On April 11th, 1955, the name Taekwon-Do was officially adopted for
the martial art General Choi Hong Hi had developed using elements
of the ancient Korean martial art of Taek Kyon and of Shotokan
karate, a martial art he had learned while studying in Japan.
The philosophical values and the goals of Taekwon-Do are firmly
rooted in the traditional moral culture of the Orient. On the technical
side, defensive and offensive tactics are based on principles of
physics, particularly Newton's Law, which explains how to generate
maximum force by increasing speed and mass during the execution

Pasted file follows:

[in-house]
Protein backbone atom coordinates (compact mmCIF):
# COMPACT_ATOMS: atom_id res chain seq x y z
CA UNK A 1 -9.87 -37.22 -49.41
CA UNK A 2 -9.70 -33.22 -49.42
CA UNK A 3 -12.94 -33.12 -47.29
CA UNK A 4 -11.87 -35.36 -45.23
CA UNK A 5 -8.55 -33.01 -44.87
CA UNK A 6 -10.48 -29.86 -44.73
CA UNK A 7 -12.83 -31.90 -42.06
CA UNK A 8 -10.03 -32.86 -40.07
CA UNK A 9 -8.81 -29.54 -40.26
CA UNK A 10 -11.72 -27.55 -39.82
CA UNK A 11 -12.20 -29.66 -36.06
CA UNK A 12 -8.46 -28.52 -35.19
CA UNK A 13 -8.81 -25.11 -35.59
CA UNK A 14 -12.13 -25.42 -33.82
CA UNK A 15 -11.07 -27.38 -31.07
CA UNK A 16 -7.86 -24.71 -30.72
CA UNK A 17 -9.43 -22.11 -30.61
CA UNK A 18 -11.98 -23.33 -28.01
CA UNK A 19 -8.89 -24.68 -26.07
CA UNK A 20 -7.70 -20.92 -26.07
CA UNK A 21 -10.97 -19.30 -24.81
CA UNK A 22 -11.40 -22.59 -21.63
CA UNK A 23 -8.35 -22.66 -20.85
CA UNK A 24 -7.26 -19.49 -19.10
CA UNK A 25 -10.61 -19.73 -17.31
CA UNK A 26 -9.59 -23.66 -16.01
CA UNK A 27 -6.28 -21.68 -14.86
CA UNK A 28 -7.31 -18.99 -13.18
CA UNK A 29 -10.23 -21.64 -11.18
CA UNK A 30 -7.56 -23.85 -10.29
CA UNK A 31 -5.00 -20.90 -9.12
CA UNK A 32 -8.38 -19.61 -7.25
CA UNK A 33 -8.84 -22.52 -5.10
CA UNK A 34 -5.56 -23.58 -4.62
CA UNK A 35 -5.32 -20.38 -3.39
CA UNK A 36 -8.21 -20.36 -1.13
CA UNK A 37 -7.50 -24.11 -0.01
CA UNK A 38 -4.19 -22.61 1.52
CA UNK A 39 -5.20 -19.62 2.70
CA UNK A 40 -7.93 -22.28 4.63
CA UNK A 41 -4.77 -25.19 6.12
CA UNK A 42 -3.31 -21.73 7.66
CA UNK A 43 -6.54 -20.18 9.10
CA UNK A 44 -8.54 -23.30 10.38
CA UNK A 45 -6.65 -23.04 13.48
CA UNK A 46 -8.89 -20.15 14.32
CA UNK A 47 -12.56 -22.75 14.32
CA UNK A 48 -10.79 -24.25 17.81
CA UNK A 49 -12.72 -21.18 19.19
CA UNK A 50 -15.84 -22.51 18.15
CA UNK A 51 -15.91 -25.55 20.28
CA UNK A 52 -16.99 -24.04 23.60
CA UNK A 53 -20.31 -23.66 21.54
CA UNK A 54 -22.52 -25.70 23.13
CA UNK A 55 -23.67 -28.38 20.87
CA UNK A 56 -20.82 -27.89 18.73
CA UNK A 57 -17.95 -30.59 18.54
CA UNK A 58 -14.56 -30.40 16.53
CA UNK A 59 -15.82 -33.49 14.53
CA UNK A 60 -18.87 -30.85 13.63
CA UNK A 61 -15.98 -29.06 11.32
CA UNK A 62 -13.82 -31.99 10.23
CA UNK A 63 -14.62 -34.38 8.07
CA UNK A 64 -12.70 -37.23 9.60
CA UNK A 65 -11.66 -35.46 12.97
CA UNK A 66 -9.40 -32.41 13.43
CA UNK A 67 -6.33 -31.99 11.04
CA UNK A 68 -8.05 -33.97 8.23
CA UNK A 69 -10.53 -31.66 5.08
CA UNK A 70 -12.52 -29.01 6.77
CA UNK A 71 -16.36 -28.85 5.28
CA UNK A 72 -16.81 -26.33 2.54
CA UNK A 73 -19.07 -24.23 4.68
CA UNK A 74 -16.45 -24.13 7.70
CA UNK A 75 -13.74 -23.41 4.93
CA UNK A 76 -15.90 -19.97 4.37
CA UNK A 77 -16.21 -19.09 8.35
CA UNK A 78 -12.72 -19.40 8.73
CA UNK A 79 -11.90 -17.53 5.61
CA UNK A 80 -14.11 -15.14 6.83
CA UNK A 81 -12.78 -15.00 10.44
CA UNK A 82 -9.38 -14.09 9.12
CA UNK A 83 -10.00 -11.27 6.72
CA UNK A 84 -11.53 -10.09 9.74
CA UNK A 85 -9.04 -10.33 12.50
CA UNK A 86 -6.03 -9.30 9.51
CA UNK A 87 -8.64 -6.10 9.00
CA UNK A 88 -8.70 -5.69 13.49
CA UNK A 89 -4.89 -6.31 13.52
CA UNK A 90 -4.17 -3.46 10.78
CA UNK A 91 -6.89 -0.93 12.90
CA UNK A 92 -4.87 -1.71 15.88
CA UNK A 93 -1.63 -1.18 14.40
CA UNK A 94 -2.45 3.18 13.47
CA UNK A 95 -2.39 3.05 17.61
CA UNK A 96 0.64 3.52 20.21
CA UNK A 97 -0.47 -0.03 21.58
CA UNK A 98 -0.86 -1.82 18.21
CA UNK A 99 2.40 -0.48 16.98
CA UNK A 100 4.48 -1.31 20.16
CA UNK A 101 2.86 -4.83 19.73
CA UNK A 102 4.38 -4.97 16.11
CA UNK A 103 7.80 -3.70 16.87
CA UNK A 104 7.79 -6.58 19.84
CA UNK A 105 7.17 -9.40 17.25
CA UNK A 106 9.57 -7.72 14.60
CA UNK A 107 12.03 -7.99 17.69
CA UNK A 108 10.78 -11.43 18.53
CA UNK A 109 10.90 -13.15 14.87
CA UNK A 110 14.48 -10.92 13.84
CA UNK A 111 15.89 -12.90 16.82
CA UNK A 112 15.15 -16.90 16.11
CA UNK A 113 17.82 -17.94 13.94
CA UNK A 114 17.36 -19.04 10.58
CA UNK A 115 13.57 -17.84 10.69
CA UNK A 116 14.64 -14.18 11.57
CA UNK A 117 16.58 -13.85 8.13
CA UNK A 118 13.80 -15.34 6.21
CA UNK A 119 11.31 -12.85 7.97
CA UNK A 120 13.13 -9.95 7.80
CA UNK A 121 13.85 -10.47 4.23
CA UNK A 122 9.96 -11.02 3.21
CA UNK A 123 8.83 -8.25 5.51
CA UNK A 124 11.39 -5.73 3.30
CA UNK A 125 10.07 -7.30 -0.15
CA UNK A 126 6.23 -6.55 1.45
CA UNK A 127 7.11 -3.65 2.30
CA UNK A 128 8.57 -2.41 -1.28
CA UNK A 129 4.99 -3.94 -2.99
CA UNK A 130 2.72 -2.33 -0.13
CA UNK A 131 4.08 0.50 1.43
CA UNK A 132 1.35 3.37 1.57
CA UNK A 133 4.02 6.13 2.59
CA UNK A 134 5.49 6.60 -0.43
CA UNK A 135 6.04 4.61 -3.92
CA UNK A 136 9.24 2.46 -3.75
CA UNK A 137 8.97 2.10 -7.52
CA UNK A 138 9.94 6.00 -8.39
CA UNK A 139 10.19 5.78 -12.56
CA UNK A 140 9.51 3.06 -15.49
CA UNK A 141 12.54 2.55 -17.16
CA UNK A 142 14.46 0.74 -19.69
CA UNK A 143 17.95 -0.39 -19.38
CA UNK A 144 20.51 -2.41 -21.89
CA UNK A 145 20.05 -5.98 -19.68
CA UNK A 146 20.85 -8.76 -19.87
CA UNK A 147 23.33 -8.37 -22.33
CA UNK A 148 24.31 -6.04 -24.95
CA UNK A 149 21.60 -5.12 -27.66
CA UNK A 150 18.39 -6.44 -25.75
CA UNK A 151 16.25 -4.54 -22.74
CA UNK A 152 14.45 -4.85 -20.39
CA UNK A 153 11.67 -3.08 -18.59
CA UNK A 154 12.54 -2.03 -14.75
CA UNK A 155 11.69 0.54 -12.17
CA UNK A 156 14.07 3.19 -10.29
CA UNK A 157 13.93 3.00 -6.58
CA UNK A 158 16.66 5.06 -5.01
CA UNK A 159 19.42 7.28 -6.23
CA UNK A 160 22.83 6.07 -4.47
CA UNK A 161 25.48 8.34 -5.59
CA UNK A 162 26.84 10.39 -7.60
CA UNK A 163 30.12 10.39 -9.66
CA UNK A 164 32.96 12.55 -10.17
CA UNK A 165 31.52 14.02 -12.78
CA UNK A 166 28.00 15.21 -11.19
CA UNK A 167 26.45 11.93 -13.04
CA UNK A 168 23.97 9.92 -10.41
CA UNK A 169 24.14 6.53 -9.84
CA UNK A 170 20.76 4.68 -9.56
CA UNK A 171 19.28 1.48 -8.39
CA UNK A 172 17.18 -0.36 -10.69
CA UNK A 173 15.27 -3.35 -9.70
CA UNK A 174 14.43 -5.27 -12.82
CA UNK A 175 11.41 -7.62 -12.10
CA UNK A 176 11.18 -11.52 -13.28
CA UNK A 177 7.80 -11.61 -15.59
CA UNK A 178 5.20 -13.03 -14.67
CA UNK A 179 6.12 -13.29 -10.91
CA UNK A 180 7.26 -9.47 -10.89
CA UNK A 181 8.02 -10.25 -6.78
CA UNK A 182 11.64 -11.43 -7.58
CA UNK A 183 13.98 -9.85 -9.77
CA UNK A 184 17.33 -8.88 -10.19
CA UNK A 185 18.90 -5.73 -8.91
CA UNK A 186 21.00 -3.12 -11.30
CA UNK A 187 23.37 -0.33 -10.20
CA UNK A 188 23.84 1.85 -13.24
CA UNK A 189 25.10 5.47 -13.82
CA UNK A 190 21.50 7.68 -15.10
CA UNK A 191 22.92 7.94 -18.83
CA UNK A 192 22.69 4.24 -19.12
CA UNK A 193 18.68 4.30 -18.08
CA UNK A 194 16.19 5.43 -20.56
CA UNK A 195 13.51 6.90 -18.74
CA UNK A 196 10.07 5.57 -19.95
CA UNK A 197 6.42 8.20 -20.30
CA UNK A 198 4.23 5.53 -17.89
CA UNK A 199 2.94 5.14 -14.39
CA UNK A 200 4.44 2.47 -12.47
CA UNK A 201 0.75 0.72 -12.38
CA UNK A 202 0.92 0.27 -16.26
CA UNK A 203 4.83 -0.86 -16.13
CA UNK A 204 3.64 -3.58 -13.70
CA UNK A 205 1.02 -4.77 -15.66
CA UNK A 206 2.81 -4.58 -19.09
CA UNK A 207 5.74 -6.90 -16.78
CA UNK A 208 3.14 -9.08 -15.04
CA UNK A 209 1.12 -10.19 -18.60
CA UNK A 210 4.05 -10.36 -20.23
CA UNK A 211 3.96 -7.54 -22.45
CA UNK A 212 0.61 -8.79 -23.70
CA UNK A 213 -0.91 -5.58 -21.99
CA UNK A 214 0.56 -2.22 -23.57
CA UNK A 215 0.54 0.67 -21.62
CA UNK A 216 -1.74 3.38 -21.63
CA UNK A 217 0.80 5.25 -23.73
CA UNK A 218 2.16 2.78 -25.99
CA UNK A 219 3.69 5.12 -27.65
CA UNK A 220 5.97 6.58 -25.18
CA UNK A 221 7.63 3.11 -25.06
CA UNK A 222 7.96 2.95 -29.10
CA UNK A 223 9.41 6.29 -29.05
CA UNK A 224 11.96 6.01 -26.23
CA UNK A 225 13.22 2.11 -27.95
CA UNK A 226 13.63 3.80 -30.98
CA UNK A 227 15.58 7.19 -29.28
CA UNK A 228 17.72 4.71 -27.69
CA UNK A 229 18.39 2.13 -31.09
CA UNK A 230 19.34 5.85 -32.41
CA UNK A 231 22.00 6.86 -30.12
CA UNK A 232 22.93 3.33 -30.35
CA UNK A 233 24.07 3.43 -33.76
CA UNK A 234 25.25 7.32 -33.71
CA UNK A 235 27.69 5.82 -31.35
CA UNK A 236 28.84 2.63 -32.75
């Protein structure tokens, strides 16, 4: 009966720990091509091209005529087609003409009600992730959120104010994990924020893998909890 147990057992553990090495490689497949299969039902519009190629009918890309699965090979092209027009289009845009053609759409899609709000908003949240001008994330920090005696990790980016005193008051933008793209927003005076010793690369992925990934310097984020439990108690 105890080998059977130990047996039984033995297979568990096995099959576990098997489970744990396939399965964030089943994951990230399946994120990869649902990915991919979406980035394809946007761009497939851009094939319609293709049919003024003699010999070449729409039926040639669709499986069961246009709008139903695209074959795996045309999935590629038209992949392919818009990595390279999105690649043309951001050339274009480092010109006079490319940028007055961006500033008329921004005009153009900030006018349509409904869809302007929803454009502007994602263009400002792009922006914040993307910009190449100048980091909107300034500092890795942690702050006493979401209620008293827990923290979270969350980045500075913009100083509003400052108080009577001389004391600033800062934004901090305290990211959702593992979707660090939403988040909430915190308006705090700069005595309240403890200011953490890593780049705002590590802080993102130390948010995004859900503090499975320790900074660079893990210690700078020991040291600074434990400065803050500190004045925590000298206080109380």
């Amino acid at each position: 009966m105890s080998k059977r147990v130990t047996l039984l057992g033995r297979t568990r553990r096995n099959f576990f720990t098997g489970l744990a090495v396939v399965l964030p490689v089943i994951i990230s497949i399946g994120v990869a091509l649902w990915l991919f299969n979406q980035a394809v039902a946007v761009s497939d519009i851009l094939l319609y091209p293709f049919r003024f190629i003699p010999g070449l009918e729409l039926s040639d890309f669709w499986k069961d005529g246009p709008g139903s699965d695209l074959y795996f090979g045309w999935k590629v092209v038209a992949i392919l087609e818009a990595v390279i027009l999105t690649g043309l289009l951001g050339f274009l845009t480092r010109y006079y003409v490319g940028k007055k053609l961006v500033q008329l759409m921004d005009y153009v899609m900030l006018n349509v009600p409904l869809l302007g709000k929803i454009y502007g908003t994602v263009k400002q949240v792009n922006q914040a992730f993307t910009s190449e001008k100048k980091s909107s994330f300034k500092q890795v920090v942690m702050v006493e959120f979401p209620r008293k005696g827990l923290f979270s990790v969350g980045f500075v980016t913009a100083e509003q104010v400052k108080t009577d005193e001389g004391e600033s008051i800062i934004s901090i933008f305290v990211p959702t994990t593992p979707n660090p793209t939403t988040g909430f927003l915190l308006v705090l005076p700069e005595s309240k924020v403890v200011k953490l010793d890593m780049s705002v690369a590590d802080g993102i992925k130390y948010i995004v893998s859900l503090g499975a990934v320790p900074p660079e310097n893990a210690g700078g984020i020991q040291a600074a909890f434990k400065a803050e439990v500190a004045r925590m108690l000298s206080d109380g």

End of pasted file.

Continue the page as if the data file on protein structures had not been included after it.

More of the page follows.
of a movement.
Wanting to share the results of his philosophical reflections and his
technical experiments, General Choi planned and wrote a unique
reference work, the Encyclopedia of Taekwon-Do. In its fifteen
volumes, he explained in detail the rules and practices of this art.
Always striving for excellence, General Choi presented Taekwon-Do
as in a state of continuous evolution, open to changes that would
improve its effectiveness. He wrote that anyone who believes he has
fully discharged his duty will soon perish. Likewise, any undertaking
that is perceived to have reached its objectives is likely to lose
momentum, stagnate, and die.
Since the beginning, Taekwon-Do has never stopped evolving, driven
by the strong will and a lot of hard work by its Founder. The leaders
of the ITF today also recognize the need to evolve and they are
equally passionate about the future of the organization.